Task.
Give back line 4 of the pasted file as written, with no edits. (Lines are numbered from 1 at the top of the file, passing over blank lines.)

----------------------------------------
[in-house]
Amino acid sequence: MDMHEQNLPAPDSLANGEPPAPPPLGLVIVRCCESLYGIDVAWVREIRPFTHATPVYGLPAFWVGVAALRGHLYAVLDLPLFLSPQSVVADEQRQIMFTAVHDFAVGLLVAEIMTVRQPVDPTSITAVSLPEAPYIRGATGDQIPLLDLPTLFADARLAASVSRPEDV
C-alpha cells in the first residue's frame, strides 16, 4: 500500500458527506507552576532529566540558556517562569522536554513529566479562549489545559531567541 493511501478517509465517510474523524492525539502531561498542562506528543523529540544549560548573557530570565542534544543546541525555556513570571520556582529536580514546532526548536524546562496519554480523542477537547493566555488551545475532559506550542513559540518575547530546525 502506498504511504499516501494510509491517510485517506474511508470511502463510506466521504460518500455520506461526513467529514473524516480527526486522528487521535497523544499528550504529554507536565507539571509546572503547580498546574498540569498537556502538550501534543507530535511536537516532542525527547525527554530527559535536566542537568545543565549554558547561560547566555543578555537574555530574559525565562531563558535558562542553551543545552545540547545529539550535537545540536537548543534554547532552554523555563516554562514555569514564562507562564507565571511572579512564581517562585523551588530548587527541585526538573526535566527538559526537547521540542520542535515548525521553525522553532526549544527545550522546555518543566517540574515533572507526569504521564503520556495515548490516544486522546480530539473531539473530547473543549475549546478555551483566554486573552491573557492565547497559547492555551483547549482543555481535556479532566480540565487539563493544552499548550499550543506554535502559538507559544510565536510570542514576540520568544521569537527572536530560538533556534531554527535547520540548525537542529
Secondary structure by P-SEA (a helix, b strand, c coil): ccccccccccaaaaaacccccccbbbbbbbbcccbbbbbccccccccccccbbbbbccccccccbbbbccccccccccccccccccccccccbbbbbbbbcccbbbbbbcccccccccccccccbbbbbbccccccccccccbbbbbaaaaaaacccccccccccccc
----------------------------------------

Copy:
Secondary structure by P-SEA (a helix, b strand, c coil): ccccccccccaaaaaacccccccbbbbbbbbcccbbbbbccccccccccccbbbbbccccccccbbbbccccccccccccccccccccccccbbbbbbbbcccbbbbbbcccccccccccccccbbbbbbccccccccccccbbbbbaaaaaaacccccccccccccc